Heavy metal icon tells FBPO about Megadeth, F5 and Hail, his relationship with Dave Mustaine and a personal comment on the passing of Ronnie James Dio
Electric bassist David Ellefson has become a mainstay in the rock and metal communities for over 25 years. Ellefson co-founded the iconic thrash metal band Megadeth in 1983 and remained the band’s bass player until 2002. David’s work has garnered him seven Grammy nominations, multiple gold and platinum records originating from over 20 studio albums and countless world tours.
An active songwriter, performer, record producer, bass guitar clinician and recording artist, David has also led his own bands, F5 and HAIL!.
David holds a bachelor’s degree in business and marketing from American Intercontinental University and authored the book Making Music Your Business … A Guide For Young Musicians, in addition to having released several instructional DVDs and other learning resources. He continues to lecture and educate on the subject of business in the music industry from the artist’s perspective, including his online YouTube series “David Ellefson’s Rock Shop.” In February 2010, David rejoined Megadeth, in time for the much anticipated “Rust In Peace” 20th anniversary tour.
FBPO: Let’s start from the beginning. What kind of musical upbringing did you have?
DE: I took the usual piano lessons, but in my house they were on my mother’s Wurlitzer organ. My teacher was a neighbor lady who taught and played at church. This was at age 8, or so. From there, I took up tenor saxophone in the fifth grade school band. But, at age 11 I took up electric bass after hearing bands like Sweet, Styx, KISS and so forth on the radio. Suddenly I loved hard rock and the electric bass became my calling.
FBPO: What’s the story behind the formation of Megadeth?
DE: I grew up on a farm outside a small town of 3,000 people, a town called Jackson, Minnesota. From the time I took up bass at age 11, I immediately started putting rock bands together with friends and regional musicians. I was not the stay-at-home practice guy, but rather a guy who practiced so I could be on stage. To me, being a touring/recording rock & roller was the aim from day one. Don’t get me wrong, I spent a ton of time in my basement learning to play and woodshed, but practicing was a means to an end, not an end in itself.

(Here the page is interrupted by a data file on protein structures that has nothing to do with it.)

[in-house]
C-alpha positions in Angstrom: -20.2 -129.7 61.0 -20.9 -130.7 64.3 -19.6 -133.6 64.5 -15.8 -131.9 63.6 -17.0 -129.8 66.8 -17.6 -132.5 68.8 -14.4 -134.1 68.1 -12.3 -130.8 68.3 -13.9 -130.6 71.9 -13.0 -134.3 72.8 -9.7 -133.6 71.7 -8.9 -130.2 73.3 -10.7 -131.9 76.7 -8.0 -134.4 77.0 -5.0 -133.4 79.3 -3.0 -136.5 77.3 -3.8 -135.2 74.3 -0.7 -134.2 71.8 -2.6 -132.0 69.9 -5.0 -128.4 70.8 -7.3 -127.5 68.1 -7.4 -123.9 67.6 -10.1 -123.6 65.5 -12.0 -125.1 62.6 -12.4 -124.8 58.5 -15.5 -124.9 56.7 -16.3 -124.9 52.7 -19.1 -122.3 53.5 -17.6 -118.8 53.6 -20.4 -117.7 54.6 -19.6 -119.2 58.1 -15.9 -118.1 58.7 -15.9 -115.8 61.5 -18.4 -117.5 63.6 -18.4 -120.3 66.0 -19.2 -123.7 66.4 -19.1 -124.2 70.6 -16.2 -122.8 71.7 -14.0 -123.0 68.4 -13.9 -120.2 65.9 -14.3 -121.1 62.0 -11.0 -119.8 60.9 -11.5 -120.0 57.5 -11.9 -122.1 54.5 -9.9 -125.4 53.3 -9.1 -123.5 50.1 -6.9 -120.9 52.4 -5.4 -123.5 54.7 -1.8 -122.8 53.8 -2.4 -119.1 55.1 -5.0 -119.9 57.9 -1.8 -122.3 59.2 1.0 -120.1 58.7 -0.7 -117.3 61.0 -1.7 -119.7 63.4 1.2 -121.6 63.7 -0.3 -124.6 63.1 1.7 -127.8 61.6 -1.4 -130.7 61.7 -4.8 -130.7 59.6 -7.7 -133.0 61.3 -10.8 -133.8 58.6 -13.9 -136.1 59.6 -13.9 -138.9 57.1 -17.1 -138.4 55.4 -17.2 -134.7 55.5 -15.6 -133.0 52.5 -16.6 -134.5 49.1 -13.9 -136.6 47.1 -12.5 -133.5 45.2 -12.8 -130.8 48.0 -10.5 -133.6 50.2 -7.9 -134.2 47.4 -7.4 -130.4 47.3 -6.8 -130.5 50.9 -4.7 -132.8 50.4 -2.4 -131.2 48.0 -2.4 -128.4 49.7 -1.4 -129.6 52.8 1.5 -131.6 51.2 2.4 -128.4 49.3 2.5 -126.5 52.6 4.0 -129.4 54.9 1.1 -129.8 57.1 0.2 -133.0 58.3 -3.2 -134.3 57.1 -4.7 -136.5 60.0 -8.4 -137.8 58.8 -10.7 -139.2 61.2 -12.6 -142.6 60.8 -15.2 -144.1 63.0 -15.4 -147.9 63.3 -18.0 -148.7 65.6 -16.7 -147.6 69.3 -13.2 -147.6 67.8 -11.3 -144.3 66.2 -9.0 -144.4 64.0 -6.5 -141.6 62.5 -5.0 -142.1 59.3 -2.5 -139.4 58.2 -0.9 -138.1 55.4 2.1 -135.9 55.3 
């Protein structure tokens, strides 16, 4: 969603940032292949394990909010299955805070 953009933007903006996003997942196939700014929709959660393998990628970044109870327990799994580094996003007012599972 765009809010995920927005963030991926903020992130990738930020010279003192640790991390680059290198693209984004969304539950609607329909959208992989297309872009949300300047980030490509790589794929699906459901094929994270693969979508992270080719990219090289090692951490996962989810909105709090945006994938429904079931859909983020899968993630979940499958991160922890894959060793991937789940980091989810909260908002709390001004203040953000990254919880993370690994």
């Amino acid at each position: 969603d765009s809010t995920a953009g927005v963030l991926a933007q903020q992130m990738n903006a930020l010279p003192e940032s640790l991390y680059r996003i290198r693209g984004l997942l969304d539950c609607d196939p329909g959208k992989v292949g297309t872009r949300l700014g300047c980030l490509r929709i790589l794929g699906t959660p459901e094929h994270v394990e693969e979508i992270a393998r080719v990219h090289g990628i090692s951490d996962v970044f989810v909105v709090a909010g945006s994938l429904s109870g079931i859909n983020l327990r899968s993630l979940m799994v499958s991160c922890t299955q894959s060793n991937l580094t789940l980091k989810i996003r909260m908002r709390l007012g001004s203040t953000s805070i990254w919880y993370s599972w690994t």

I had a hunch at age 16 that I should move to Los Angeles to get a band going, that my future was out there. I’m glad I followed that hunch because I moved to L.A. within five days after graduating from high school two years later, in 1983. My backup plan was to attend B.I.T. (Bass Institute of Technology, at the Musician’s Institute) but my real aim was to get into – or put together – a metal band.
Ironically, I moved into an apartment under Dave Mustaine, who had just been released from Metallica. In hindsight, our meeting was not coincidental because that hunch at age 16 was the good Lord putting things in motion and all those years preparing in rural Minnesota were the seeds planted for that pursuit, which became Megadeth.
See our follow-up interview with David, too!
FBPO: How far did you think the band would go? Were you surprised at how successful you were?
DE: I knew as soon as I met Dave that he was the “real deal” and that together we would set out to form a band that would in fact become successful. That is not meant to be proud or boastful, but you could really feel it in the room that it was going to be big.
Keep in mind, it didn’t just “become” big. We worked our tails off for the success we’ve enjoyed. I think for most musicians, the payout of success isn’t as important as the work you put into it because the work you put into it is part of the payout, the real enjoyment of doing what you love.
FBPO: The music world recently lost Ronnie James Dio, a powerful force in rock history. Do you have any special thoughts or feelings about Ronnie that you’d like to share?
DE: Ronnie James Dio was the ultimate singer/artist. He had his own unique vocal style, but was also an incredibly proficient and original writer. I was a fan as soon as I heard him on the Black Sabbath and Rainbow classics, but his solo work in Dio just propelled him — and heavy metal in general — to a really hip mainstream appeal for the masses. He is truly the stuff of legend.